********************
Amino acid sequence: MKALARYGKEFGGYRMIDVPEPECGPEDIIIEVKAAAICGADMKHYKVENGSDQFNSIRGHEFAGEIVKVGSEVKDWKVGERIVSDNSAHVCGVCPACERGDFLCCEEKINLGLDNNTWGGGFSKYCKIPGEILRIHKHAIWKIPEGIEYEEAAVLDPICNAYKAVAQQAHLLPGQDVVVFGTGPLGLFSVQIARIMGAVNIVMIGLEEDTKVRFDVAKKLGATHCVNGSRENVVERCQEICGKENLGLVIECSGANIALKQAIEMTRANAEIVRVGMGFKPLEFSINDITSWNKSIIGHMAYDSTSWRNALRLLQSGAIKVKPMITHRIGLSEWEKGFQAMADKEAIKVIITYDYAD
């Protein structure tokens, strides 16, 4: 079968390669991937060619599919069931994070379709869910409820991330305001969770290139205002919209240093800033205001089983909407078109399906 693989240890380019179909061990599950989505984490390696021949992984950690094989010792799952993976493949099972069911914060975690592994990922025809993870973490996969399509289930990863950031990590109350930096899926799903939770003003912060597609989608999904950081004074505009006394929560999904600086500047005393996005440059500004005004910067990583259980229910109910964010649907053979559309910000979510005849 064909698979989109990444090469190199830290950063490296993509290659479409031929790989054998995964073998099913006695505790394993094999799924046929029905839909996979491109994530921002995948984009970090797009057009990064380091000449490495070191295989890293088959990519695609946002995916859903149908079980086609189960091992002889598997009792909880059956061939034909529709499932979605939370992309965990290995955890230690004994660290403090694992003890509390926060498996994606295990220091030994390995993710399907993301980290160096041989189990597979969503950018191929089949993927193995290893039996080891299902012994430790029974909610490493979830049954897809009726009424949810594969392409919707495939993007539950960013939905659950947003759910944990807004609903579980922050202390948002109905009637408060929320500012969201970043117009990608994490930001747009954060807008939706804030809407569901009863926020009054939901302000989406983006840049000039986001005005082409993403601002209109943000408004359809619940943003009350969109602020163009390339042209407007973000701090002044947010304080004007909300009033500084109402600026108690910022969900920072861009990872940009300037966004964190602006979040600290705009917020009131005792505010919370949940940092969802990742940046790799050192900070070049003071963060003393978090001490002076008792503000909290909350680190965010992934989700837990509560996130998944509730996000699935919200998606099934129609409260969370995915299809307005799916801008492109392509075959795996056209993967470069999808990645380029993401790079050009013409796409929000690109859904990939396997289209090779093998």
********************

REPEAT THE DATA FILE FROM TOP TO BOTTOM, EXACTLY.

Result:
Amino acid sequence: MKALARYGKEFGGYRMIDVPEPECGPEDIIIEVKAAAICGADMKHYKVENGSDQFNSIRGHEFAGEIVKVGSEVKDWKVGERIVSDNSAHVCGVCPACERGDFLCCEEKINLGLDNNTWGGGFSKYCKIPGEILRIHKHAIWKIPEGIEYEEAAVLDPICNAYKAVAQQAHLLPGQDVVVFGTGPLGLFSVQIARIMGAVNIVMIGLEEDTKVRFDVAKKLGATHCVNGSRENVVERCQEICGKENLGLVIECSGANIALKQAIEMTRANAEIVRVGMGFKPLEFSINDITSWNKSIIGHMAYDSTSWRNALRLLQSGAIKVKPMITHRIGLSEWEKGFQAMADKEAIKVIITYDYAD
């Protein structure tokens, strides 16, 4: 079968390669991937060619599919069931994070379709869910409820991330305001969770290139205002919209240093800033205001089983909407078109399906 693989240890380019179909061990599950989505984490390696021949992984950690094989010792799952993976493949099972069911914060975690592994990922025809993870973490996969399509289930990863950031990590109350930096899926799903939770003003912060597609989608999904950081004074505009006394929560999904600086500047005393996005440059500004005004910067990583259980229910109910964010649907053979559309910000979510005849 064909698979989109990444090469190199830290950063490296993509290659479409031929790989054998995964073998099913006695505790394993094999799924046929029905839909996979491109994530921002995948984009970090797009057009990064380091000449490495070191295989890293088959990519695609946002995916859903149908079980086609189960091992002889598997009792909880059956061939034909529709499932979605939370992309965990290995955890230690004994660290403090694992003890509390926060498996994606295990220091030994390995993710399907993301980290160096041989189990597979969503950018191929089949993927193995290893039996080891299902012994430790029974909610490493979830049954897809009726009424949810594969392409919707495939993007539950960013939905659950947003759910944990807004609903579980922050202390948002109905009637408060929320500012969201970043117009990608994490930001747009954060807008939706804030809407569901009863926020009054939901302000989406983006840049000039986001005005082409993403601002209109943000408004359809619940943003009350969109602020163009390339042209407007973000701090002044947010304080004007909300009033500084109402600026108690910022969900920072861009990872940009300037966004964190602006979040600290705009917020009131005792505010919370949940940092969802990742940046790799050192900070070049003071963060003393978090001490002076008792503000909290909350680190965010992934989700837990509560996130998944509730996000699935919200998606099934129609409260969370995915299809307005799916801008492109392509075959795996056209993967470069999808990645380029993401790079050009013409796409929000690109859904990939396997289209090779093998």